A Dusk Blue Kinda Soul

It was awkward at first… seeing him there. Initially, I thought it was just a trick of the mind or just someone who had similar features and at a glance could be his twin. But I did a double take, and a triple take, and even looked back again a fourth time. There was no mistaking it was him: I had made sure to memorize the square shape of his fair-skinned face and the hooded but scheming gray eyes that had once looked at me with so much determination and passion. I made a promise to myself that I would never forget that face for the rest of my life.

But he was here. Of all the places in the world, he was here. The first time I saw him and realized it was him, I bolted out the door of the local coffee shop. I wasn’t sure if he had already seen me, and I was hoping it was just some strange coincidence, but there was no way I was going to let him see me there, or anywhere for that matter.

At some point, I wondered if it was destiny or fate, but there was absolutely no way. That ship had come and sailed right by on an ocean that never existed. I still vividly remember—and will probably never forget—the last time that I saw him.


A dusk blue Charger, that is what he drove up in as I was taking the last of my boxes out of the apartment and carrying them to the truck. He came up to me, took the box out of my hand and placed it on the ground in front of me. I was honestly very shocked and once I found my voice, I began to protest, but he cut me off, looked me squarely in the eye and said, “I think it’s foolish and stupid for you to move to another city, another state on top of that. You don’t know anyone over there! You’ll be all alone and by yourself!”

I leaned down to pick up my box, and as I rose back up, I looked him defiantly in the eye—at least I think it was defiant, I felt defiant. I told him, “I don’t know who you think you are, or who thought it would be a good idea to send you to talk to me today, but it is neither yours nor anyone else’s business what I decide to do with my life. Do whatever the fuck you want to do with your life, but please leave mine alone.”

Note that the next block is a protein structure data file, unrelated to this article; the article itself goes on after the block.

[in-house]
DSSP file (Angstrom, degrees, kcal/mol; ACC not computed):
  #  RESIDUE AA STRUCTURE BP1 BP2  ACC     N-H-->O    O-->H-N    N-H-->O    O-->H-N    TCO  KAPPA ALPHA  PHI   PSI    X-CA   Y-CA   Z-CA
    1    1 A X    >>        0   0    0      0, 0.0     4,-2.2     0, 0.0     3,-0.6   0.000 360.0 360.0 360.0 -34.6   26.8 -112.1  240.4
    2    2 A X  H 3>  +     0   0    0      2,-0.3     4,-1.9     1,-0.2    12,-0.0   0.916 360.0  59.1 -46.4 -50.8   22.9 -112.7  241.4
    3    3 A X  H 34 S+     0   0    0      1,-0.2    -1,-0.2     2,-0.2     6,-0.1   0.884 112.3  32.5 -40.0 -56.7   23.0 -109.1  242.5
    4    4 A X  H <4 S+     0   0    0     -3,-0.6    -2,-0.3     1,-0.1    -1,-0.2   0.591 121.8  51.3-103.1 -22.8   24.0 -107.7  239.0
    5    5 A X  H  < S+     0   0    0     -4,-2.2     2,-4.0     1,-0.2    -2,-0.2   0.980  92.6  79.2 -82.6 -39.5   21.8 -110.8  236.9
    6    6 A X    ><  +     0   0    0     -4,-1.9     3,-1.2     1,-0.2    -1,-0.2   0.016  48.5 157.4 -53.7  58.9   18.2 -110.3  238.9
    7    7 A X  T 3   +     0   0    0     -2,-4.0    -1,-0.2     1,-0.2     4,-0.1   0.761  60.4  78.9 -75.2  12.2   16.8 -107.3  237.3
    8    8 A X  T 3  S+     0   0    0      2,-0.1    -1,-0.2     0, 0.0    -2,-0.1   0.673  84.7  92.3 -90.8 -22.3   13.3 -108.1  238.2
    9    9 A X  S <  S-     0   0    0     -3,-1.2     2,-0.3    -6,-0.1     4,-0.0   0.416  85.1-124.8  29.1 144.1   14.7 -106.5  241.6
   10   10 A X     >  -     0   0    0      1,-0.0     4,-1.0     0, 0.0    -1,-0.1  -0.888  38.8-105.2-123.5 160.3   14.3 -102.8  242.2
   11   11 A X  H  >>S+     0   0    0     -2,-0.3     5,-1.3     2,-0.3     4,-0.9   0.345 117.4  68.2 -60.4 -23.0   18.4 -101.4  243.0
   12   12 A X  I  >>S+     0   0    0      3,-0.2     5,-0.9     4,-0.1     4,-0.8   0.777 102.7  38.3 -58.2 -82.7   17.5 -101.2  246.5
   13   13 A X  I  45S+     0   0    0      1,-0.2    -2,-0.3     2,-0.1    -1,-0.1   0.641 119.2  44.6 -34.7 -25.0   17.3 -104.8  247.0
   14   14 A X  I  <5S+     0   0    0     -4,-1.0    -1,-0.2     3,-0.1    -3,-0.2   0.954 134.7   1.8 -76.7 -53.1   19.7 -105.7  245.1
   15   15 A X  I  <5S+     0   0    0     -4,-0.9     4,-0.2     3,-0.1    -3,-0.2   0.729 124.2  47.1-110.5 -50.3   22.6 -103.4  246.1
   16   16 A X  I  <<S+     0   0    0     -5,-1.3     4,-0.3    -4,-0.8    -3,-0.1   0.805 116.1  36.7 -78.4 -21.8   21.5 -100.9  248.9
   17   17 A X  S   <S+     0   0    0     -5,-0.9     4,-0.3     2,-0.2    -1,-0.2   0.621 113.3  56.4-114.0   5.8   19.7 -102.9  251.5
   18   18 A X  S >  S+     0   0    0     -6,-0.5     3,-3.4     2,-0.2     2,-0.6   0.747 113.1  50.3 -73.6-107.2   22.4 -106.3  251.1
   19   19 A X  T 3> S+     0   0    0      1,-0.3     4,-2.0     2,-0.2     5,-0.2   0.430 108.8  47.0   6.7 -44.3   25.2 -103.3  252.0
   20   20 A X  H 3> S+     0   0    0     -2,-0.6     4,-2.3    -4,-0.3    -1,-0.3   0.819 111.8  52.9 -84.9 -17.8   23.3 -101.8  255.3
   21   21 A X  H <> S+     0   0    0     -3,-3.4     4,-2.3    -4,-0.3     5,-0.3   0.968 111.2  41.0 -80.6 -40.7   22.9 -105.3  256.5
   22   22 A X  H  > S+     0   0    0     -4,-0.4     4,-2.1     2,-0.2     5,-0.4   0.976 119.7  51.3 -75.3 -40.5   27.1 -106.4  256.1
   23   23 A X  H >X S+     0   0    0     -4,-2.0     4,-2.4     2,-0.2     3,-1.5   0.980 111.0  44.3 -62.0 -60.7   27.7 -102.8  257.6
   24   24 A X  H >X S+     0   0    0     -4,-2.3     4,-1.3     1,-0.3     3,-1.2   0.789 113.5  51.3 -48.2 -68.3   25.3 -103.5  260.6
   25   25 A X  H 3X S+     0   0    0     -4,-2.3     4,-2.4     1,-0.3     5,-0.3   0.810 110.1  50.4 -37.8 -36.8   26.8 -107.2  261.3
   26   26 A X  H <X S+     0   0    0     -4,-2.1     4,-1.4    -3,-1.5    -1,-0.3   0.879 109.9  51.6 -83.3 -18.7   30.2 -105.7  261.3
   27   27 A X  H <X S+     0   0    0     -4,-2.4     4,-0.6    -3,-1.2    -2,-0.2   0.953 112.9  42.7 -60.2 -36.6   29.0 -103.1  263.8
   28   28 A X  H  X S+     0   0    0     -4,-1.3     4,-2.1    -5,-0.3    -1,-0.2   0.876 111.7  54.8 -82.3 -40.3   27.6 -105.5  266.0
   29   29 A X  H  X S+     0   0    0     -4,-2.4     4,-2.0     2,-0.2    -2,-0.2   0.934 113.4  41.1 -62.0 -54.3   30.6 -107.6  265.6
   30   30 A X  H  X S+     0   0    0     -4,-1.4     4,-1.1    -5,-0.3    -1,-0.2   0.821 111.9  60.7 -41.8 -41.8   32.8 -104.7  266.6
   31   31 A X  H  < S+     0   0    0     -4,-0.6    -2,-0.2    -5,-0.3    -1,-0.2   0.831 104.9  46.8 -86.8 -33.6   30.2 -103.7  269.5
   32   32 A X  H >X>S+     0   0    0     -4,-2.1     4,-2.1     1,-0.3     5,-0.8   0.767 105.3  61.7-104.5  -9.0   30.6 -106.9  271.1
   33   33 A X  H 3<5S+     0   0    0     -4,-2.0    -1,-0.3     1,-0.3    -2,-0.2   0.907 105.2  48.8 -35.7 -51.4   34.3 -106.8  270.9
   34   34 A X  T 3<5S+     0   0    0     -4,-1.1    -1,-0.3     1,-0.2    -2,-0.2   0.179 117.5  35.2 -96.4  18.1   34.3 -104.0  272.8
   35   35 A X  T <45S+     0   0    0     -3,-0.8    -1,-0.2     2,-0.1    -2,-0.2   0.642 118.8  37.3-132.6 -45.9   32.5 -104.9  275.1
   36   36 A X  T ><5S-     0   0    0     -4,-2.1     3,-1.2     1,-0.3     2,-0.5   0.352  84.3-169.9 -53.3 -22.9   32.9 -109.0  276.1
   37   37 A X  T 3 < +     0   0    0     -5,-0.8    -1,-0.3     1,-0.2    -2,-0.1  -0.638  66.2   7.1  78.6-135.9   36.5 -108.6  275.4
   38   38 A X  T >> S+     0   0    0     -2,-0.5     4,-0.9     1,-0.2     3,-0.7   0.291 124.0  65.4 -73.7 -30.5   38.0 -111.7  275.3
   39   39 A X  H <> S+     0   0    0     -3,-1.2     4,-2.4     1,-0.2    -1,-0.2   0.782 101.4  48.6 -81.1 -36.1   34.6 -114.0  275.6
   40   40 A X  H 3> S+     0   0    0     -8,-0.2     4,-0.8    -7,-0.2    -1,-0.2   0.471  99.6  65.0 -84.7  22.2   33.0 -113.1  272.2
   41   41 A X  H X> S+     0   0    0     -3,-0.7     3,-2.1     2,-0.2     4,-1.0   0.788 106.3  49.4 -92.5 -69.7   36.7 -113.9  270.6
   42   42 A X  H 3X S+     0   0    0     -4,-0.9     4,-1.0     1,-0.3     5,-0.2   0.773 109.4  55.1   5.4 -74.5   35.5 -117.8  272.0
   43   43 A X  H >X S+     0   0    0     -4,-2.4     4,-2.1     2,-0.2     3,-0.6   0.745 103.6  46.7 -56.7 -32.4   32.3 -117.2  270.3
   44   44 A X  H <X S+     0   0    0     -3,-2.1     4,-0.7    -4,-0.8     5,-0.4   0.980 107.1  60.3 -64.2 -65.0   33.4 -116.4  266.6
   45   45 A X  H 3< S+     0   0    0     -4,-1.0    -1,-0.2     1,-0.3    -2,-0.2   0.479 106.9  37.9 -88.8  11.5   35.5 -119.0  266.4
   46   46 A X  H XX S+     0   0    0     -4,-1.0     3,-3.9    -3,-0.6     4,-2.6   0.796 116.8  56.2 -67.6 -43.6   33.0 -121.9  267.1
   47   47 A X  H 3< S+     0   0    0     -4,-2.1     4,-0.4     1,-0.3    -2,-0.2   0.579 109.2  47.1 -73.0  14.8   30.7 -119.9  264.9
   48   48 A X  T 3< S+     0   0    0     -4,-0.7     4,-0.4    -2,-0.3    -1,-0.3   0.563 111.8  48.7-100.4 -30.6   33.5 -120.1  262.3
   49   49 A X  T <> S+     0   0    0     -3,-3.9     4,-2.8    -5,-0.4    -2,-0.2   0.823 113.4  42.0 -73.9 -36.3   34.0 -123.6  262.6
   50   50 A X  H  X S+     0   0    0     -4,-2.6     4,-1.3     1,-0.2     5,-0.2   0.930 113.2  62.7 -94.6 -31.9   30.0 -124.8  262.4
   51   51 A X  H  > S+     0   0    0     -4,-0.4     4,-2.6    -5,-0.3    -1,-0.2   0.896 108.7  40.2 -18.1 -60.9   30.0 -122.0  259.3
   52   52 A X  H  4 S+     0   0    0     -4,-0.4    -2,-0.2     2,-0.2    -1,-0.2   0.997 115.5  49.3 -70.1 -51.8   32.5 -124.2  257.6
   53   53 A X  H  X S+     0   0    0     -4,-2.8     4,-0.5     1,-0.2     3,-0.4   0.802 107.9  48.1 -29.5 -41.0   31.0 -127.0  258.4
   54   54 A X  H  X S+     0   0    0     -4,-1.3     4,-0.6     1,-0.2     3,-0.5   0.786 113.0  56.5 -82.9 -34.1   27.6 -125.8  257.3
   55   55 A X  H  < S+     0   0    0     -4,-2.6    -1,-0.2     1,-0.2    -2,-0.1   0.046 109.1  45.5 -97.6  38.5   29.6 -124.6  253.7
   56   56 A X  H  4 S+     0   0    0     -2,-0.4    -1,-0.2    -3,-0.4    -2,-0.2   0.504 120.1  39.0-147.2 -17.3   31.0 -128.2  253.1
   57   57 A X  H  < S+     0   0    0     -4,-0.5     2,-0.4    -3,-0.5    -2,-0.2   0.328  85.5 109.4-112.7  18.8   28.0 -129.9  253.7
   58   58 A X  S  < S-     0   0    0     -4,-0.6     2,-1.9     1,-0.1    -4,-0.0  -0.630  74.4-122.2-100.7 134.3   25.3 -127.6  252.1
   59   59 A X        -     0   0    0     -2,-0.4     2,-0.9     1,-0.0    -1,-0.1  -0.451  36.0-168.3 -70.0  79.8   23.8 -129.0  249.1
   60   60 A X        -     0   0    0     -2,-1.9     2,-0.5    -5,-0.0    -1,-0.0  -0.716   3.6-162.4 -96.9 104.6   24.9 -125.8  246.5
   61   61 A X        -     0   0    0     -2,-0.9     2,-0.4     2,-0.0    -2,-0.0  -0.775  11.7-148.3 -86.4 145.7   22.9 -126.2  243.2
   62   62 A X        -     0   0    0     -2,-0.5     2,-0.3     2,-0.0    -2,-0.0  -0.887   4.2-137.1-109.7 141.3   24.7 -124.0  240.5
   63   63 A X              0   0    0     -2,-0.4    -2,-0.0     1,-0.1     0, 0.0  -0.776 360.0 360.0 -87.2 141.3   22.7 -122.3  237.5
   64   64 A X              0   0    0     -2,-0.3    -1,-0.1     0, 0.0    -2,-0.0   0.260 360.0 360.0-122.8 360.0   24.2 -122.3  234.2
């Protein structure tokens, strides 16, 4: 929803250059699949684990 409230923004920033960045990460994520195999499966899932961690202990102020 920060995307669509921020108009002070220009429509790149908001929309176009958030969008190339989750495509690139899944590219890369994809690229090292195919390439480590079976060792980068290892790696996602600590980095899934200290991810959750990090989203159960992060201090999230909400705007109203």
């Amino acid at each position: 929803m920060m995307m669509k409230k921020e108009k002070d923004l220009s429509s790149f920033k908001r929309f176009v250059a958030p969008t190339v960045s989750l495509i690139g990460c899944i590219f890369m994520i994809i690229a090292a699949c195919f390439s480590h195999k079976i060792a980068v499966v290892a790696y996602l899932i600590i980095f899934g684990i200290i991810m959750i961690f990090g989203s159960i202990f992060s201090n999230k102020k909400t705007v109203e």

Abruptly, I turned away and walked towards the truck, box in hand. Behind me, I heard him sigh in what I guess sounded like frustration. He threw his hands up in what seemed like resignation as he walked toward his car, got in, and sped off.


For weeks, I did my best to block him out of my mind and eventually found comfort in knowing that I was halfway across the country and would never see him again. Or, at least, the chances of seeing him again had to be really slim.

But I guess, as life had continuously taught me, the odds were ever in my favor.

After that appearance at the coffee shop, I began to see him everywhere, and I couldn’t comprehend what was happening. How could he possibly end up here, of all places? I don’t know if I was intrigued or terrified or a little bit of both, but I was unsure of what to do.

About a month after I first saw him, I came home one evening to a package at my door. There was no return address or sender information, or stamps or, in retrospect, any indication that it was delivered by a delivery service.

Sitting down on my steps, I took a deep breath and picked up the box. I shook it around a little bit, nothing seemed to break.so I opened it. Inside was a box of chocolates that were cool to the touch, as if they hadn’t been out of a fridge for too long. Beside it was a jewelry box with a rose-gold charm bracelet and a single sapphire in the shape of a dewdrop connected by a thin line to the word “love.” Beneath it was a card and it read:

“I still think this was a stupid move, but don’t worry, I’ll always be here with you.”

I looked up in time to see a dusk blue Charger slowly drive past my apartment building and away into the sunset.

To be honest, Officer, I wish I could tell you his name, I wish I could give you more information, but the truth is…

I have no idea who he is.